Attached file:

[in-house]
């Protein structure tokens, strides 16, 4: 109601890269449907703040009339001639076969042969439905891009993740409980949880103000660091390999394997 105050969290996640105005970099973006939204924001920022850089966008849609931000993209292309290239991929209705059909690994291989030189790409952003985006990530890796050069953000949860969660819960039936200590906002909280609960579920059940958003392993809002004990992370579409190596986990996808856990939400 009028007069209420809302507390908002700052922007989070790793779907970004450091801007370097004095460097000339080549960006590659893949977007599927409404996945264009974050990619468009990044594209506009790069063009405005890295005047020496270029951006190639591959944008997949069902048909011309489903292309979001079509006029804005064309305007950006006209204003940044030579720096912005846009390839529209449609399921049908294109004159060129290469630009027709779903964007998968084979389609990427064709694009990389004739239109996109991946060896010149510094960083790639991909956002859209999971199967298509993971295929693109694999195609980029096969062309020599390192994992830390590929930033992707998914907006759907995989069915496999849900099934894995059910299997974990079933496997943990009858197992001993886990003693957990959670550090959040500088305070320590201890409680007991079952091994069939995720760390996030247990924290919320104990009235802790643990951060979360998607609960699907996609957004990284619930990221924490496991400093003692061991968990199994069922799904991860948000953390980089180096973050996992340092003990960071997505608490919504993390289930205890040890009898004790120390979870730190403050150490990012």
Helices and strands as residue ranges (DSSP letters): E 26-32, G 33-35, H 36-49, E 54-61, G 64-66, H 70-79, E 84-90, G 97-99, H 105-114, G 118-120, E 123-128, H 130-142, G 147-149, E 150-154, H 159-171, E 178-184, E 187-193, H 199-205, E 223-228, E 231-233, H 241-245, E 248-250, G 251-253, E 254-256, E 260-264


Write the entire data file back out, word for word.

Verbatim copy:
[in-house]
């Protein structure tokens, strides 16, 4: 109601890269449907703040009339001639076969042969439905891009993740409980949880103000660091390999394997 105050969290996640105005970099973006939204924001920022850089966008849609931000993209292309290239991929209705059909690994291989030189790409952003985006990530890796050069953000949860969660819960039936200590906002909280609960579920059940958003392993809002004990992370579409190596986990996808856990939400 009028007069209420809302507390908002700052922007989070790793779907970004450091801007370097004095460097000339080549960006590659893949977007599927409404996945264009974050990619468009990044594209506009790069063009405005890295005047020496270029951006190639591959944008997949069902048909011309489903292309979001079509006029804005064309305007950006006209204003940044030579720096912005846009390839529209449609399921049908294109004159060129290469630009027709779903964007998968084979389609990427064709694009990389004739239109996109991946060896010149510094960083790639991909956002859209999971199967298509993971295929693109694999195609980029096969062309020599390192994992830390590929930033992707998914907006759907995989069915496999849900099934894995059910299997974990079933496997943990009858197992001993886990003693957990959670550090959040500088305070320590201890409680007991079952091994069939995720760390996030247990924290919320104990009235802790643990951060979360998607609960699907996609957004990284619930990221924490496991400093003692061991968990199994069922799904991860948000953390980089180096973050996992340092003990960071997505608490919504993390289930205890040890009898004790120390979870730190403050150490990012």
Helices and strands as residue ranges (DSSP letters): E 26-32, G 33-35, H 36-49, E 54-61, G 64-66, H 70-79, E 84-90, G 97-99, H 105-114, G 118-120, E 123-128, H 130-142, G 147-149, E 150-154, H 159-171, E 178-184, E 187-193, H 199-205, E 223-228, E 231-233, H 241-245, E 248-250, G 251-253, E 254-256, E 260-264